The United States has warned it will not trade concessions on Iran’s nuclear program for Tehran’s cooperation in combating Islamic State (IS).
Ahead of the UN General Assembly in New York, Washington made its most explicit statement yet that it will not bring other issues into the nuclear negotiations.
“The United States will not be in a position of trading aspects of Iran’s nuclear program to secure commitments to take on ISIL,” White House spokesman Josh Earnest said.
“These two issues are entirely separate, and the focus of the P5+1 talks will remain on resolving the international community’s concerns about the Iranian nuclear program.”
Senior Iranian officials have reportedly said Tehran is ready to work with the US and its allies to stop IS militants but would like more flexibility on its uranium enrichment program in exchange.
But Washington echoed other Western powers saying nuclear negotiations with Iran, known as the P5+1, should not be linked with the fight against IS jihadists.
Mr Earnest said coordination on military activities and sharing intelligence with Iran was not an option.
Israeli prime minister Benjamin Netanyahu warned on Sunday the West should not ease sanctions on Iran to win its support in the fight against the jihadists.
Islamic State forces have seized swathes of Iraq and Syria and proclaimed a caliphate.
They stand accused of massacres of civilians, beheadings and other human rights violations.
Iran and the six powers involved in the Iranian nuclear talks – Britain, China, France, Russia and the US plus Germany – are meeting at UN headquarters on the sidelines of the General Assembly.
No major breakthroughs are expected in the negotiations, which are aimed at coming up with a deal that would end sanctions on Iran in exchange for curbs on its nuclear program.
France sees no legal hurdle to attacking IS in Syria
Also in New York for the UN General Assembly, French foreign minister Laurent Fabius told reporters he saw no legal obstacle to attacking IS in Syria even though France has said it did not plan air strikes there.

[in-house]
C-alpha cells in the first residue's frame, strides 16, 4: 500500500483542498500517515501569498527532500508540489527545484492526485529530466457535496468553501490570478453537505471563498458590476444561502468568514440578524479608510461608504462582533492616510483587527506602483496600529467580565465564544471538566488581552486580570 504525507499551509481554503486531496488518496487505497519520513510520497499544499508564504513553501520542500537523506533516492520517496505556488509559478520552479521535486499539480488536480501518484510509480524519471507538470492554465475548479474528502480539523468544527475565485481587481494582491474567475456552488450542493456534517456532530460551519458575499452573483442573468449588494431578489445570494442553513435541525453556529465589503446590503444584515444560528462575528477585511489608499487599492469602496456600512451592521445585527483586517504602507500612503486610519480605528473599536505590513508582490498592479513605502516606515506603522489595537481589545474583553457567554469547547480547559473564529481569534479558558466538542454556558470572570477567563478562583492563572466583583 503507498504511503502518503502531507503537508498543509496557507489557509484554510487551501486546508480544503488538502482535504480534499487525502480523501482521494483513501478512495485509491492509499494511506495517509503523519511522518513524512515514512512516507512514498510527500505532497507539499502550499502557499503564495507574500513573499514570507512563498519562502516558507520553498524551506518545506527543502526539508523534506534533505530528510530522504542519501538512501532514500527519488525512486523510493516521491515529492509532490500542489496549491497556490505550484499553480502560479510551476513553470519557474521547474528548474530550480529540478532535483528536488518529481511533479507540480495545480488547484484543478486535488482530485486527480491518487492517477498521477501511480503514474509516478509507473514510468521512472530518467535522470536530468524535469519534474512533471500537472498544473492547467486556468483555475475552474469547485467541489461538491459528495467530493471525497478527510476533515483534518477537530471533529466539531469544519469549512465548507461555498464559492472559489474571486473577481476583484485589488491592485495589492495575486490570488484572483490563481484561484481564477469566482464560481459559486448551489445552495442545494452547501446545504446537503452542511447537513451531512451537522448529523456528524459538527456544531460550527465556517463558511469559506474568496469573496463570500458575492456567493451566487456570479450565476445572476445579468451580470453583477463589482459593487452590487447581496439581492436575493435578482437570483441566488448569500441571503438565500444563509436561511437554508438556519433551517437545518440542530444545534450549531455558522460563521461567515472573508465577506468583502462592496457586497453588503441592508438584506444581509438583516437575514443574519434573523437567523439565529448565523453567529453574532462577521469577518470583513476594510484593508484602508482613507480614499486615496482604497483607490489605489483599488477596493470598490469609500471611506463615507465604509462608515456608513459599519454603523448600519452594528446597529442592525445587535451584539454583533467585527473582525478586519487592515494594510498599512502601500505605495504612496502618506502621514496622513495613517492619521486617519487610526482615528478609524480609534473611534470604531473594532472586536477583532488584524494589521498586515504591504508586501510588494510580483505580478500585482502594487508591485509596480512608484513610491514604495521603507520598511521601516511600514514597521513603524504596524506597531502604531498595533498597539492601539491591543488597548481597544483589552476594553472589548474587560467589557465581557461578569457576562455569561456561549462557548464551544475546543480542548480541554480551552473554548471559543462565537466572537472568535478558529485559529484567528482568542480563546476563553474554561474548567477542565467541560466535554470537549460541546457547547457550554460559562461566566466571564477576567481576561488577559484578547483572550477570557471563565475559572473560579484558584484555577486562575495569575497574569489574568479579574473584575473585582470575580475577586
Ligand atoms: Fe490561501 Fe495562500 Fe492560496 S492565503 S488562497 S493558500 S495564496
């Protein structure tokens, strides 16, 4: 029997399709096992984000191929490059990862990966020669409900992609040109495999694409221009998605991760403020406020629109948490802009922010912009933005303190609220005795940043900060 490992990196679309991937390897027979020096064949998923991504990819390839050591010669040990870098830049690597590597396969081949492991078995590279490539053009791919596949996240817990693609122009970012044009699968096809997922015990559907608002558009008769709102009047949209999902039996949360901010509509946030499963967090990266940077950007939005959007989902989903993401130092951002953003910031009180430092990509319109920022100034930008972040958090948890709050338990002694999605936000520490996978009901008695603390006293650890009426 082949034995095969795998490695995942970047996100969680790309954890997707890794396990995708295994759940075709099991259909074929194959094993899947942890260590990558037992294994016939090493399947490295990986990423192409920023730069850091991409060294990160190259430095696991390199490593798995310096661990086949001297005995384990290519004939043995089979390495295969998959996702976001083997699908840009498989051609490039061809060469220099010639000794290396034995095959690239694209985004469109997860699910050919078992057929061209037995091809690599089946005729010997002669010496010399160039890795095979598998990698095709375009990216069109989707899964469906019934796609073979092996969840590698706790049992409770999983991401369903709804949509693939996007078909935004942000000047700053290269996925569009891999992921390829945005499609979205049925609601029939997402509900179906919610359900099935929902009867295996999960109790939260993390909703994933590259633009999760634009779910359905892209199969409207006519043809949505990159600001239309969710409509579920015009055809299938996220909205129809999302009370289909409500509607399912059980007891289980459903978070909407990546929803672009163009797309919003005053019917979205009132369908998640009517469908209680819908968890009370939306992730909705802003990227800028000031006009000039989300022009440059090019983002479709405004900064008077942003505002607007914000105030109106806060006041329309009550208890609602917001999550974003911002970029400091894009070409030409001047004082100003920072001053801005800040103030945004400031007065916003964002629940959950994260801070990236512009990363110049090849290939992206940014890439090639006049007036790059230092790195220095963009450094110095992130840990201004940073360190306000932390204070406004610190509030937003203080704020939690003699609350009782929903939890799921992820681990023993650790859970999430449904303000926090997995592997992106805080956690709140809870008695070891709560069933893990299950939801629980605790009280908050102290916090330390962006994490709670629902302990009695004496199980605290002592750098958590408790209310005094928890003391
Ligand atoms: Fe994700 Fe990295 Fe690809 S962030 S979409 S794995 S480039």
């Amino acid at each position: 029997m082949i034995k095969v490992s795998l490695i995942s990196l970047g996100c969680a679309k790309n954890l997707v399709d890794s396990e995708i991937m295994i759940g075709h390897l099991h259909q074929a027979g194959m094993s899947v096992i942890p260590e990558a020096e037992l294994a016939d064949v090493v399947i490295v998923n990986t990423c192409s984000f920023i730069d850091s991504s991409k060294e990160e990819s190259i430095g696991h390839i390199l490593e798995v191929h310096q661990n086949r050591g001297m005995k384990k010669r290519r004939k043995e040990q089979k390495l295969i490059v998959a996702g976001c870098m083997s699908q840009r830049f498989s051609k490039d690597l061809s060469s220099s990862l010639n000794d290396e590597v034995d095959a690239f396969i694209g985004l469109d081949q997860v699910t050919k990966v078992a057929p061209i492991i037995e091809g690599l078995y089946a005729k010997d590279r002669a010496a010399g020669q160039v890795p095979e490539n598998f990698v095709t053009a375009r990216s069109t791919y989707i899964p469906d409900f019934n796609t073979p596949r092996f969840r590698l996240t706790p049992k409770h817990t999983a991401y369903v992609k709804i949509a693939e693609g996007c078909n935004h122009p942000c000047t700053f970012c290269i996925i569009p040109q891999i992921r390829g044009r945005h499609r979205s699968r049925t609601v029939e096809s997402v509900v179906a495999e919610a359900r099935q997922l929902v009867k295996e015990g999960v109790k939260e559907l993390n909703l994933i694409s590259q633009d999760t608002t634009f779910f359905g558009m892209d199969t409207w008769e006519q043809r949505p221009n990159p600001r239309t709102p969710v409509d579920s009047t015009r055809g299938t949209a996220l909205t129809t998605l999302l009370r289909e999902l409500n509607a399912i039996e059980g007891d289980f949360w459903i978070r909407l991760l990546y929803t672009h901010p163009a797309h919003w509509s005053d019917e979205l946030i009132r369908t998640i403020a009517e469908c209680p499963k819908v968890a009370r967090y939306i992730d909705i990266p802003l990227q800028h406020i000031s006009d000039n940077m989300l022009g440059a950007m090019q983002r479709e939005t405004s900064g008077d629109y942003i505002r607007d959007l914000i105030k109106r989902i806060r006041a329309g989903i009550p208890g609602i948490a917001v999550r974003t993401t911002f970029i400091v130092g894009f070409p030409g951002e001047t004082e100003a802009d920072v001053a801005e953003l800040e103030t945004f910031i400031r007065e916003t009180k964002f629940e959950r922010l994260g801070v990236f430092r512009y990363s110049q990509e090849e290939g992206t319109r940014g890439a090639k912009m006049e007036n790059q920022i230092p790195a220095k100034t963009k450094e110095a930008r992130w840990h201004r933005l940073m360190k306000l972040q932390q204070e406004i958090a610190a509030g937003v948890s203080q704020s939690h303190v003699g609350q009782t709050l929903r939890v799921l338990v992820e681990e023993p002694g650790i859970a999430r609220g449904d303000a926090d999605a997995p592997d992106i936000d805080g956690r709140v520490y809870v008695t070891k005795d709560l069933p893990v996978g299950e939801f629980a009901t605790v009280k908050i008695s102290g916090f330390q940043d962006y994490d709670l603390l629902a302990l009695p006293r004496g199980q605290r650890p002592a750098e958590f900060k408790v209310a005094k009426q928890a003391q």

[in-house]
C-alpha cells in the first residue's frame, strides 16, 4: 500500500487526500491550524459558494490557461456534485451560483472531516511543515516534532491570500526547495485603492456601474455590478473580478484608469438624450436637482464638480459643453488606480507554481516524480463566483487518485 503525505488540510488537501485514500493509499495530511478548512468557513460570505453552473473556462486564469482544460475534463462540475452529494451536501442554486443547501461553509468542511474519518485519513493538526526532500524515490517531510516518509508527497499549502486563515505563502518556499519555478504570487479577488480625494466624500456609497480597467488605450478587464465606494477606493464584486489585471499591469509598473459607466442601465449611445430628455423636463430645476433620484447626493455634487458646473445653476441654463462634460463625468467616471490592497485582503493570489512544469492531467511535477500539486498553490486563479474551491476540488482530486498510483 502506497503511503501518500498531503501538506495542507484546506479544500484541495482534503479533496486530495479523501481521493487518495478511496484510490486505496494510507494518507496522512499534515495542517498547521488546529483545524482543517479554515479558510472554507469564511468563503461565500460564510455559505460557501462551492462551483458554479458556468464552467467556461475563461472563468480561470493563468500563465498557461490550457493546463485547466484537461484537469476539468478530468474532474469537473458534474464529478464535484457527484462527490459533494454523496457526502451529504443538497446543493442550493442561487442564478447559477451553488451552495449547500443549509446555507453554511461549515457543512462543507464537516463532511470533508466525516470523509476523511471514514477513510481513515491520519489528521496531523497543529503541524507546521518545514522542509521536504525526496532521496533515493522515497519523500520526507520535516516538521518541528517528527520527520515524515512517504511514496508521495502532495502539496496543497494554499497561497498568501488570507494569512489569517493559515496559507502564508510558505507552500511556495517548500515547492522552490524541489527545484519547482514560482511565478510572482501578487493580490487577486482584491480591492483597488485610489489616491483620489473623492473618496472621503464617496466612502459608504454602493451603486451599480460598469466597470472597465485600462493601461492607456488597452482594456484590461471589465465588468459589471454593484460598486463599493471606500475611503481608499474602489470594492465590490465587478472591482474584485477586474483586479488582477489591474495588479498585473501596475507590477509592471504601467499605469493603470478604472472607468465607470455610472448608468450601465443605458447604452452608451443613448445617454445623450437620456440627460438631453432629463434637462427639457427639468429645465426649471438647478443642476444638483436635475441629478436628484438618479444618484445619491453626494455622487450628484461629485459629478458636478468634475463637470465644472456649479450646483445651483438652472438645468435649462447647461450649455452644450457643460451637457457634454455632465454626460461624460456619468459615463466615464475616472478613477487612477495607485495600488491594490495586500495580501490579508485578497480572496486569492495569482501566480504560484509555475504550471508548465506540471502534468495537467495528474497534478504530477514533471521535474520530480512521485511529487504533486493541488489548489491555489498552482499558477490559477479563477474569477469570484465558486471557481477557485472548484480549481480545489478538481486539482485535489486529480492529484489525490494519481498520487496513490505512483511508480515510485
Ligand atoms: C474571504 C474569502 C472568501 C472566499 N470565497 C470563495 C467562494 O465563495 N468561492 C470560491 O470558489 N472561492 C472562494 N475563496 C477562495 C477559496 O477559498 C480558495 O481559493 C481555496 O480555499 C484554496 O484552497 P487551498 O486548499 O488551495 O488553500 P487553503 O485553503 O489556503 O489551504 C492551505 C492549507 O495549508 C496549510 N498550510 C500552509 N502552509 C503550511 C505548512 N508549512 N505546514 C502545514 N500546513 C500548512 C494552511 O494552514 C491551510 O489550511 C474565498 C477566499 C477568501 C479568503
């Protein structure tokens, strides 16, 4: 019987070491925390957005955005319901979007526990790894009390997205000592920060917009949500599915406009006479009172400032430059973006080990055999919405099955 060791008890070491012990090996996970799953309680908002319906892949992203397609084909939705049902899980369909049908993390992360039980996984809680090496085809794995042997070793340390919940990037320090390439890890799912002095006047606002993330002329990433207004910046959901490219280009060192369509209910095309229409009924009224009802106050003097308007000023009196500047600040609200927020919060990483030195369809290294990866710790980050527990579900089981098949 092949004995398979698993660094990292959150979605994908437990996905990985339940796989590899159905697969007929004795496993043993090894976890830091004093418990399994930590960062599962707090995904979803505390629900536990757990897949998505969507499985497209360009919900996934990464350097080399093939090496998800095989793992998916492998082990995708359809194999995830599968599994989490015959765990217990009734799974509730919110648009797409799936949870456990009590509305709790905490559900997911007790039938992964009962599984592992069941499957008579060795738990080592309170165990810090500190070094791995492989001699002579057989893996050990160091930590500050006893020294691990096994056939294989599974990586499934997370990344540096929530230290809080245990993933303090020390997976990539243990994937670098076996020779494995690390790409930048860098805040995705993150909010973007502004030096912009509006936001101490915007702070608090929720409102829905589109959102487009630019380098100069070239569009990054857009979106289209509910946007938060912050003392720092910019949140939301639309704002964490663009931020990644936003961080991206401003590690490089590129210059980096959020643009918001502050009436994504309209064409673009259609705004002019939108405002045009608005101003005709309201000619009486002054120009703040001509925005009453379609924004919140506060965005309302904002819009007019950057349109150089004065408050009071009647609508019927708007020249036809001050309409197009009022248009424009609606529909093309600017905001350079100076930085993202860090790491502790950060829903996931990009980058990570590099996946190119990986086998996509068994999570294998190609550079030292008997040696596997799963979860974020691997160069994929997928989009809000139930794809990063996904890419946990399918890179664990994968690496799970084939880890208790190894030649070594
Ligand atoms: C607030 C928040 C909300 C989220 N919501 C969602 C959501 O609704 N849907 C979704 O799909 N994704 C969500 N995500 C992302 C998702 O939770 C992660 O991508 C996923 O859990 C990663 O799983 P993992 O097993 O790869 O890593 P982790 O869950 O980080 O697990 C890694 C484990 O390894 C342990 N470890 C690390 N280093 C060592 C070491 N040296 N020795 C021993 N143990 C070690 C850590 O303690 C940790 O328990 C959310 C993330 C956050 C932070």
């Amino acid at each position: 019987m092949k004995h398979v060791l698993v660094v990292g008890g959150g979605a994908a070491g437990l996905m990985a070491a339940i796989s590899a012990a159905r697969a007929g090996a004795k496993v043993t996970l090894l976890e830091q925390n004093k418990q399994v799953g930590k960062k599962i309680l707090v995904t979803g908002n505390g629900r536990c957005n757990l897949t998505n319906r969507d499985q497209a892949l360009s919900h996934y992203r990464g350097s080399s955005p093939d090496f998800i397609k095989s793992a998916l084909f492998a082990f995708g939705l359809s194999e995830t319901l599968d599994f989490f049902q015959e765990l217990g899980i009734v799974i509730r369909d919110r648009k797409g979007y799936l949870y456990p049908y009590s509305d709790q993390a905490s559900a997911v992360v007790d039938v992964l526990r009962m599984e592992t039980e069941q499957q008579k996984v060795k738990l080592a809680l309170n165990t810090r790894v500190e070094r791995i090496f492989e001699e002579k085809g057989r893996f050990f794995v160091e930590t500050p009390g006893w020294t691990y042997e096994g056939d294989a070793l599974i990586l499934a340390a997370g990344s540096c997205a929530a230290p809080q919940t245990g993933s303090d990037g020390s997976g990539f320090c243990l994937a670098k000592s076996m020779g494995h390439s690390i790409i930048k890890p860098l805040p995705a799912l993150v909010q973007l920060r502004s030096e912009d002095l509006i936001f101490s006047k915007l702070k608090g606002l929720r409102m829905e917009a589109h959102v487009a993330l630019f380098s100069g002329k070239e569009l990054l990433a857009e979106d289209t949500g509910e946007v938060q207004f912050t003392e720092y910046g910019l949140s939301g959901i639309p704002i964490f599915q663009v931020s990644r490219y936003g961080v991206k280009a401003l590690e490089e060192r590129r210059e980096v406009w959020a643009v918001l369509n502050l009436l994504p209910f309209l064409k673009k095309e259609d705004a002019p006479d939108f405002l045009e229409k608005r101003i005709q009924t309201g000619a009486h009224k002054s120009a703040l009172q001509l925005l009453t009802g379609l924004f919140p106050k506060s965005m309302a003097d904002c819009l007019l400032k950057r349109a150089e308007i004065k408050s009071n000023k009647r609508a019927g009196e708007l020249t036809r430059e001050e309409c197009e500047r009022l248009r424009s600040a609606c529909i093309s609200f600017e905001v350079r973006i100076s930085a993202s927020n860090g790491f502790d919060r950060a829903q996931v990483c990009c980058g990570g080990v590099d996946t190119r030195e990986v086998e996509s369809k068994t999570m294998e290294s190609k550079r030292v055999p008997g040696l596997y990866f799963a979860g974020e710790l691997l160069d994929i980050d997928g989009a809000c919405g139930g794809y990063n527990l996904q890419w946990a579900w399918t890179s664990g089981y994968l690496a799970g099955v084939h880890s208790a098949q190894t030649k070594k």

“There is not, to our way of thinking, any legal impediment to responding to Islamic State attacks in Iraq as well as in Syria,” Mr Fabius said on the sidelines of the annual UN General Assembly.
There is not, to our way of thinking, any legal impediment to responding to Islamic State attacks in Iraq as well as in Syria.
French Foreign Minister Laurent Fabius
France last week became the first foreign government to join the United States by conducting air strikes in Iraq against IS.
At a think tank earlier in the day, Mr Fabius stressed his nation would not launch air strikes against IS militants based in Syria despite having bombed a suspected target of the group in northern Iraq last week.
His stance on the legal question appeared at variance with the view expressed by French president Francois Hollande, who last week stressed that France had acted in Iraq at the request of the Iraqi government but had no similar authority in Syria.
“I think it is possible to act. Therefore the question is not a question of legality, international legality. But, first, France cannot do everything. And second, we consider that to support the moderate opposition and to fight both Bashar and Daech (Islamic State) is a necessity,” Mr Fabius said.
France is the only western nation to have publicly admitted to arming Assad’s opponents, although it limited deliveries once IS gained territory.